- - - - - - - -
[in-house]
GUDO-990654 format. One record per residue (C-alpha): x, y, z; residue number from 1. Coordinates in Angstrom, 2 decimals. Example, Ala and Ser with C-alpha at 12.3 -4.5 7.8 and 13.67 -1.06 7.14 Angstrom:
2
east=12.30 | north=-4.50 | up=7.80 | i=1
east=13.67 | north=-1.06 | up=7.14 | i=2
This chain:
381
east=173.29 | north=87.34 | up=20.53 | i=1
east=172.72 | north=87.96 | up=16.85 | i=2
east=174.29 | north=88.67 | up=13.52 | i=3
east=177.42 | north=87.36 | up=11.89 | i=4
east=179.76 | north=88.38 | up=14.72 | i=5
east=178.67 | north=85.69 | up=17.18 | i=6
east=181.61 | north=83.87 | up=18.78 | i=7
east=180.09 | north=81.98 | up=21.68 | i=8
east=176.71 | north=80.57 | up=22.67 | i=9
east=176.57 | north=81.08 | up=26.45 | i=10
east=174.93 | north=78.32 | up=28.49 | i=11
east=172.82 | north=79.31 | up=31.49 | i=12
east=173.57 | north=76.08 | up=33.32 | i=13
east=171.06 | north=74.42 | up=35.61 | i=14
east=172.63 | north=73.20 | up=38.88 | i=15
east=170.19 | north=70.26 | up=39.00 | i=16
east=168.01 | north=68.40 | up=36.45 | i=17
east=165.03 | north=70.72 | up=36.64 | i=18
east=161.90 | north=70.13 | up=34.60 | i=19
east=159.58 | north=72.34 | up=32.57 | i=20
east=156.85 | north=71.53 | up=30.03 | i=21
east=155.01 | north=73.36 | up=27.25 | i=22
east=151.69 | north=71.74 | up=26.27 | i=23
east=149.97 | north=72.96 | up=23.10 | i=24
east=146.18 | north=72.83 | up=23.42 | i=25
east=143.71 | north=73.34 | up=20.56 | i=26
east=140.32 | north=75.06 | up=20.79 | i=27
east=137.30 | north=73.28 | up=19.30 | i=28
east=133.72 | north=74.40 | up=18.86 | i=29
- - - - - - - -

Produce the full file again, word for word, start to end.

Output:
[in-house]
GUDO-990654 format. One record per residue (C-alpha): x, y, z; residue number from 1. Coordinates in Angstrom, 2 decimals. Example, Ala and Ser with C-alpha at 12.3 -4.5 7.8 and 13.67 -1.06 7.14 Angstrom:
2
east=12.30 | north=-4.50 | up=7.80 | i=1
east=13.67 | north=-1.06 | up=7.14 | i=2
This chain:
381
east=173.29 | north=87.34 | up=20.53 | i=1
east=172.72 | north=87.96 | up=16.85 | i=2
east=174.29 | north=88.67 | up=13.52 | i=3
east=177.42 | north=87.36 | up=11.89 | i=4
east=179.76 | north=88.38 | up=14.72 | i=5
east=178.67 | north=85.69 | up=17.18 | i=6
east=181.61 | north=83.87 | up=18.78 | i=7
east=180.09 | north=81.98 | up=21.68 | i=8
east=176.71 | north=80.57 | up=22.67 | i=9
east=176.57 | north=81.08 | up=26.45 | i=10
east=174.93 | north=78.32 | up=28.49 | i=11
east=172.82 | north=79.31 | up=31.49 | i=12
east=173.57 | north=76.08 | up=33.32 | i=13
east=171.06 | north=74.42 | up=35.61 | i=14
east=172.63 | north=73.20 | up=38.88 | i=15
east=170.19 | north=70.26 | up=39.00 | i=16
east=168.01 | north=68.40 | up=36.45 | i=17
east=165.03 | north=70.72 | up=36.64 | i=18
east=161.90 | north=70.13 | up=34.60 | i=19
east=159.58 | north=72.34 | up=32.57 | i=20
east=156.85 | north=71.53 | up=30.03 | i=21
east=155.01 | north=73.36 | up=27.25 | i=22
east=151.69 | north=71.74 | up=26.27 | i=23
east=149.97 | north=72.96 | up=23.10 | i=24
east=146.18 | north=72.83 | up=23.42 | i=25
east=143.71 | north=73.34 | up=20.56 | i=26
east=140.32 | north=75.06 | up=20.79 | i=27
east=137.30 | north=73.28 | up=19.30 | i=28
east=133.72 | north=74.40 | up=18.86 | i=29